taciturn

adjective
tac·​i·​turn | \ ˈta-sə-ˌtərn How to pronounce taciturn (audio) \

Definition of taciturn

: temperamentally disinclined to talk

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Other Words from taciturn

taciturnity \ ˌta-​sə-​ˈtər-​nə-​tē How to pronounce taciturn (audio) \ noun

Choose the Right Synonym for taciturn

silent, taciturn, reticent, reserved, secretive mean showing restraint in speaking. silent implies a habit of saying no more than is needed. the strong, silent type taciturn implies a temperamental disinclination to speech and usually connotes unsociability. taciturn villagers reticent implies a reluctance to speak out or at length, especially about one's own affairs. was reticent about his plans reserved implies reticence and suggests the restraining influence of caution or formality in checking easy informal conversational exchange. greetings were brief, formal, and reserved secretive, too, implies reticence but usually carries a suggestion of deviousness and lack of frankness or of an often ostentatious will to conceal. the secretive research and development division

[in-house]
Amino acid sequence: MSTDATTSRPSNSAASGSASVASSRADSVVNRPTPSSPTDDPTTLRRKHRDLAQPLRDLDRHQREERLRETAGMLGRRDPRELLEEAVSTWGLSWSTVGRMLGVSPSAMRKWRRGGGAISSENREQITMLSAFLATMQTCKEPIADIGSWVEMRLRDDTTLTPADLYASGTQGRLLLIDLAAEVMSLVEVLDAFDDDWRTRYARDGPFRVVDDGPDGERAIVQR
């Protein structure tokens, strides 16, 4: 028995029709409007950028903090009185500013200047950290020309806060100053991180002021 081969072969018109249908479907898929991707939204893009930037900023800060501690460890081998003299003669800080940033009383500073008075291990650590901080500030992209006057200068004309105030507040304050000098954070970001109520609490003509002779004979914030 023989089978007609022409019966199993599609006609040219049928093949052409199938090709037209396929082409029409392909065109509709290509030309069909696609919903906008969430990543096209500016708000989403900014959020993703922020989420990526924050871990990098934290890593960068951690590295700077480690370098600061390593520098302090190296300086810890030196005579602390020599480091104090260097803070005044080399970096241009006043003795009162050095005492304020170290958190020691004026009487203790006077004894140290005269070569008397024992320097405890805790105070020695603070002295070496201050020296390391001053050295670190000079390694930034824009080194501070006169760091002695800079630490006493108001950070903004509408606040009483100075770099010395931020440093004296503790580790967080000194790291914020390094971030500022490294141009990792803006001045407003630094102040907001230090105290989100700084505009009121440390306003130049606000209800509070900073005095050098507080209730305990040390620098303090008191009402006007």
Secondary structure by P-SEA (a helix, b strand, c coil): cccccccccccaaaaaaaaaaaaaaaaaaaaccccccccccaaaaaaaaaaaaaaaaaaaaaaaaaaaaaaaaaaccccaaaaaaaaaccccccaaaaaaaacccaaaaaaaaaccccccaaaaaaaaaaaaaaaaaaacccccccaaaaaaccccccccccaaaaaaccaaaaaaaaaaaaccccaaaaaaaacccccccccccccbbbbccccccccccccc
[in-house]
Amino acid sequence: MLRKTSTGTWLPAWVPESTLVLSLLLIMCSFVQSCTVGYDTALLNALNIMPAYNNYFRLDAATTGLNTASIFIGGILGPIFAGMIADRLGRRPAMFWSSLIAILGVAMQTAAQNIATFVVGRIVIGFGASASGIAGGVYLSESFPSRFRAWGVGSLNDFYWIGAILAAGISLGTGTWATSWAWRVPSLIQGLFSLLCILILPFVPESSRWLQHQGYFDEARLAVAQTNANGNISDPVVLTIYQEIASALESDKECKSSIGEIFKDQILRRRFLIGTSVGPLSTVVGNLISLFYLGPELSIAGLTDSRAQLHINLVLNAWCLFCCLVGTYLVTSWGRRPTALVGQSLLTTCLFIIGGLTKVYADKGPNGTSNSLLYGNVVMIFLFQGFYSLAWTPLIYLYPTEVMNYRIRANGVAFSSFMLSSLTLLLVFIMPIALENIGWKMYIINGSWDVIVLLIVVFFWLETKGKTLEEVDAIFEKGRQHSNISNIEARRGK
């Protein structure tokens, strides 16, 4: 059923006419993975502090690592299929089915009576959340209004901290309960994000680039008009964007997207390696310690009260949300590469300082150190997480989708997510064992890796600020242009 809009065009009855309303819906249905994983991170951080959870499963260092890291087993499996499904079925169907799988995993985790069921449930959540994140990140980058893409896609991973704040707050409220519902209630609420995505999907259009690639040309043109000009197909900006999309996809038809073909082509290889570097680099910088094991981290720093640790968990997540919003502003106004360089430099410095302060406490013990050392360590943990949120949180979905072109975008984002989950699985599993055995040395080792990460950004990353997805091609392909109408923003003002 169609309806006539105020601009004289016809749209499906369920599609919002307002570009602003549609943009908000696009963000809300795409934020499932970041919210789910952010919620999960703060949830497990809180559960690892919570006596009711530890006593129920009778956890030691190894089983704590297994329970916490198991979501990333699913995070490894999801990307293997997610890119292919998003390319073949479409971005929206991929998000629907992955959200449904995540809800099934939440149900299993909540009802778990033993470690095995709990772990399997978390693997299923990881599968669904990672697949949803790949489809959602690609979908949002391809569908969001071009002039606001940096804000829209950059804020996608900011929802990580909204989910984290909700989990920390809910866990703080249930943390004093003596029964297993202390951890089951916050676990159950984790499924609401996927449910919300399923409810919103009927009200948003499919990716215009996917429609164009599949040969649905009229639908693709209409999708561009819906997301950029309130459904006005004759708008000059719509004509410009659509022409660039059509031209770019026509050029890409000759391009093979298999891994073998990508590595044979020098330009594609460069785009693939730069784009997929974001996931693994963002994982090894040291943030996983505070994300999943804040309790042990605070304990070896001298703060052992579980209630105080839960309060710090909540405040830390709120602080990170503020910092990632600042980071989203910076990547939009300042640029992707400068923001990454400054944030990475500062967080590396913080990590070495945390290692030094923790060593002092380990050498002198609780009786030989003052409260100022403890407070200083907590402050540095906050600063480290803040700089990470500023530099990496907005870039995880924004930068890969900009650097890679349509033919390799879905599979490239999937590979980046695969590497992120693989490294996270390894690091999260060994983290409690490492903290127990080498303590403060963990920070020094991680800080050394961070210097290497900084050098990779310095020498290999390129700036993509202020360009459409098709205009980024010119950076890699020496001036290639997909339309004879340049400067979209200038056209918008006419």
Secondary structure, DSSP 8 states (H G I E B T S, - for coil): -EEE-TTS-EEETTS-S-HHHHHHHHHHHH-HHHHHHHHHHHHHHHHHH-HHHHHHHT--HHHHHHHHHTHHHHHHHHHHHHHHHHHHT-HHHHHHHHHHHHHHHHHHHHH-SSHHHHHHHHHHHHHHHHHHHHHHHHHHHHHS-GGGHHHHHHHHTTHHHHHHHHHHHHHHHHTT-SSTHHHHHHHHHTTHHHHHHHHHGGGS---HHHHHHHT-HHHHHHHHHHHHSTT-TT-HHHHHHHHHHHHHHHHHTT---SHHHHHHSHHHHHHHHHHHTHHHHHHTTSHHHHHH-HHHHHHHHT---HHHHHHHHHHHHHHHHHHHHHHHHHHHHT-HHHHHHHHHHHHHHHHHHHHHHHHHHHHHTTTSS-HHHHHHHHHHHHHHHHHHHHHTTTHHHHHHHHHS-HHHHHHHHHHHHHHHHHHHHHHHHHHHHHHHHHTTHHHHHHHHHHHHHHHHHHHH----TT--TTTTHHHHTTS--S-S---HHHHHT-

How should you use taciturn?

The earliest currently-known example of taciturn appears in a satiric drama written in 1734 by James Miller, a British clergyman educated at Oxford. A character describes a nephew thus: "When he was little, he never was what they call Roguish or Waggish, but was always close, quiet, and taciturn." It seems we waited unduly long to adopt this useful descendant of the verb tacēre, meaning "to be silent"—we were quicker to adopt other words from the tacēre family. We’ve been using tacit, an adjective meaning "expressed without words" or "implied," since the mid-17th century. And we’ve had the noun taciturnity, meaning "habitual silence," since at least 1450.

Examples of taciturn in a Sentence